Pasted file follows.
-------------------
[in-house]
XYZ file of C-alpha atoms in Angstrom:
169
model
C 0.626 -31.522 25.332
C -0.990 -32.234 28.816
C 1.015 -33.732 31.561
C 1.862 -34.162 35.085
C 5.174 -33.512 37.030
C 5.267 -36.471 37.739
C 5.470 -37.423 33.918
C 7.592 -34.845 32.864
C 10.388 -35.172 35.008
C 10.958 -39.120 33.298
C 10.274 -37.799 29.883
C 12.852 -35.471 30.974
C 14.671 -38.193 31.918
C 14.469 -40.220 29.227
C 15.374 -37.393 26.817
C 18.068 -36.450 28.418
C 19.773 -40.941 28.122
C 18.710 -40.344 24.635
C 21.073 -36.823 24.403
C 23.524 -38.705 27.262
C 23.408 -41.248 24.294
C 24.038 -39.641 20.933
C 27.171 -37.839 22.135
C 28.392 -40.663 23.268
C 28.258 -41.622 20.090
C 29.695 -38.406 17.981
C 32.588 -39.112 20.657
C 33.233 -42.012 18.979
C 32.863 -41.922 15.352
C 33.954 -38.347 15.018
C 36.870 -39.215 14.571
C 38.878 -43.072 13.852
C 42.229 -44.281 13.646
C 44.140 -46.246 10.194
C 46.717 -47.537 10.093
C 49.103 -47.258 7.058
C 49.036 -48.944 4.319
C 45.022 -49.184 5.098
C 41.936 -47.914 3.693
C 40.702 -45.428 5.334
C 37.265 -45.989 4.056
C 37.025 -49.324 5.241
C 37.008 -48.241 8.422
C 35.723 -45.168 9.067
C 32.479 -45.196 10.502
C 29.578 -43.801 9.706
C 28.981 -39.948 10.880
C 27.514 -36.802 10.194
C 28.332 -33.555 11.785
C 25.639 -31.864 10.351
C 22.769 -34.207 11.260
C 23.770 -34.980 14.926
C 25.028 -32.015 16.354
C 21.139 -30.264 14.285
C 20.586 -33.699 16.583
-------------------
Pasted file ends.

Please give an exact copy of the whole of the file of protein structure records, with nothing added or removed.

[in-house]
XYZ file of C-alpha atoms in Angstrom:
169
model
C 0.626 -31.522 25.332
C -0.990 -32.234 28.816
C 1.015 -33.732 31.561
C 1.862 -34.162 35.085
C 5.174 -33.512 37.030
C 5.267 -36.471 37.739
C 5.470 -37.423 33.918
C 7.592 -34.845 32.864
C 10.388 -35.172 35.008
C 10.958 -39.120 33.298
C 10.274 -37.799 29.883
C 12.852 -35.471 30.974
C 14.671 -38.193 31.918
C 14.469 -40.220 29.227
C 15.374 -37.393 26.817
C 18.068 -36.450 28.418
C 19.773 -40.941 28.122
C 18.710 -40.344 24.635
C 21.073 -36.823 24.403
C 23.524 -38.705 27.262
C 23.408 -41.248 24.294
C 24.038 -39.641 20.933
C 27.171 -37.839 22.135
C 28.392 -40.663 23.268
C 28.258 -41.622 20.090
C 29.695 -38.406 17.981
C 32.588 -39.112 20.657
C 33.233 -42.012 18.979
C 32.863 -41.922 15.352
C 33.954 -38.347 15.018
C 36.870 -39.215 14.571
C 38.878 -43.072 13.852
C 42.229 -44.281 13.646
C 44.140 -46.246 10.194
C 46.717 -47.537 10.093
C 49.103 -47.258 7.058
C 49.036 -48.944 4.319
C 45.022 -49.184 5.098
C 41.936 -47.914 3.693
C 40.702 -45.428 5.334
C 37.265 -45.989 4.056
C 37.025 -49.324 5.241
C 37.008 -48.241 8.422
C 35.723 -45.168 9.067
C 32.479 -45.196 10.502
C 29.578 -43.801 9.706
C 28.981 -39.948 10.880
C 27.514 -36.802 10.194
C 28.332 -33.555 11.785
C 25.639 -31.864 10.351
C 22.769 -34.207 11.260
C 23.770 -34.980 14.926
C 25.028 -32.015 16.354
C 21.139 -30.264 14.285
C 20.586 -33.699 16.583